Free Updates

Let us tell you when new posts are added!

Email:

Navigation

Categories
August, 2014 (3)
July, 2014 (4)
June, 2014 (5)
May, 2014 (4)
April, 2014 (4)
March, 2014 (5)
February, 2014 (4)
January, 2014 (4)
December, 2013 (5)
November, 2013 (4)
October, 2013 (4)
September, 2013 (5)
August, 2013 (4)
July, 2013 (4)
June, 2013 (5)
May, 2013 (4)
April, 2013 (5)
March, 2013 (4)
February, 2013 (4)
January, 2013 (4)
December, 2012 (5)
November, 2012 (4)
October, 2012 (5)
September, 2012 (4)
August, 2012 (5)
July, 2012 (5)
June, 2012 (4)
May, 2012 (4)
April, 2012 (5)
March, 2012 (4)
February, 2012 (4)
January, 2012 (5)
December, 2011 (5)
November, 2011 (4)
October, 2011 (5)
September, 2011 (4)
August, 2011 (5)
July, 2011 (5)
June, 2011 (6)
May, 2011 (7)
April, 2011 (4)
March, 2011 (5)
February, 2011 (3)
January, 2011 (5)
December, 2010 (4)
November, 2010 (5)
October, 2010 (4)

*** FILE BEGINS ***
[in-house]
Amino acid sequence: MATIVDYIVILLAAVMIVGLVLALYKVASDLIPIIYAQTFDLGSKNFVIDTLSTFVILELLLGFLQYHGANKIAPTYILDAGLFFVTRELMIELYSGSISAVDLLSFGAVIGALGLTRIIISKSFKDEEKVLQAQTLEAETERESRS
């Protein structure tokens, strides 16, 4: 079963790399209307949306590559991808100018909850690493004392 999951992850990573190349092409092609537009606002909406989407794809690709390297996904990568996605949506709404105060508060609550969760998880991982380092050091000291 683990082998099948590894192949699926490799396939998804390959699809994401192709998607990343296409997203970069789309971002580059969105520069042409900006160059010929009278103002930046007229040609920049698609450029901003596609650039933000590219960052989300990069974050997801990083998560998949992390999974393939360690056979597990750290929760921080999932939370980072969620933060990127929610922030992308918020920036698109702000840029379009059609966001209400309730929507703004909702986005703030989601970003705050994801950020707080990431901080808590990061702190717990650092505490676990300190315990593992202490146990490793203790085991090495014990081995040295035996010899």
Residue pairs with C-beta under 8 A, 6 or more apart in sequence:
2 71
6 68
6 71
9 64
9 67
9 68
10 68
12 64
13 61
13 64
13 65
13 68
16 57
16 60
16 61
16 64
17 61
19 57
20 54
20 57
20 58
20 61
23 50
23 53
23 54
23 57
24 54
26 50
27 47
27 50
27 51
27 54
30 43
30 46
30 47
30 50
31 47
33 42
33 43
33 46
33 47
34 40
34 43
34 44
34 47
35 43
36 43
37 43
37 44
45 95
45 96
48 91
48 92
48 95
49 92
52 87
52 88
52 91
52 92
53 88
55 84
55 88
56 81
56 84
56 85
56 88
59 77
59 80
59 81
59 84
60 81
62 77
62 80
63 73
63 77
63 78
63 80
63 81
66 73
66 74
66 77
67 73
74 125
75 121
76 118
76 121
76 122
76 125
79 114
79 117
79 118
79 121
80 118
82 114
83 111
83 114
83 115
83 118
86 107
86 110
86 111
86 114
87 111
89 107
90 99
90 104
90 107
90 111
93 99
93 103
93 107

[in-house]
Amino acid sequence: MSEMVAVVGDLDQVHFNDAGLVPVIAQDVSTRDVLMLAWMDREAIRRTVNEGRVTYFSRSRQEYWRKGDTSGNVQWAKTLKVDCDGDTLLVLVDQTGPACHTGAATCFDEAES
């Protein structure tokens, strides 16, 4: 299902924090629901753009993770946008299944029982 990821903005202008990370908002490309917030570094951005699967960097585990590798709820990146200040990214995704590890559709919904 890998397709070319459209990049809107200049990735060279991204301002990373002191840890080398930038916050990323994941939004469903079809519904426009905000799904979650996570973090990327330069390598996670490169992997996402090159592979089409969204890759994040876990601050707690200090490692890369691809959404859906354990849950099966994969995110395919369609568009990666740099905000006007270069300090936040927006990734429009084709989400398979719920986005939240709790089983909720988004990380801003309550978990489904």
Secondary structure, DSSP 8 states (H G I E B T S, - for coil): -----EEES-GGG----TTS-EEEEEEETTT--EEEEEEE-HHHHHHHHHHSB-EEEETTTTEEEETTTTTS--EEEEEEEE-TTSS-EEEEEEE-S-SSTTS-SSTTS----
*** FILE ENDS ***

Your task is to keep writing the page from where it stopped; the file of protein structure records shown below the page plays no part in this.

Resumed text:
September, 2010 (4)
August, 2010 (5)
July, 2010 (4)
June, 2010 (5)
May, 2010 (4)
April, 2010 (4)
March, 2010 (5)
February, 2010 (4)
January, 2010 (4)
December, 2009 (3)
November, 2009 (5)
October, 2009 (4)
September, 2009 (4)
August, 2009 (5)
July, 2009 (4)
June, 2009 (5)
May, 2009 (4)
April, 2009 (5)
March, 2009 (6)
February, 2009 (5)
January, 2009 (5)
December, 2008 (4)
November, 2008 (4)
October, 2008 (6)
September, 2008 (5)
August, 2008 (5)
July, 2008 (4)
June, 2008 (6)
May, 2008 (5)
April, 2008 (5)
March, 2008 (4)
February, 2008 (4)
January, 2008 (5)
December, 2007 (4)
November, 2007 (4)
October, 2007 (6)
September, 2007 (4)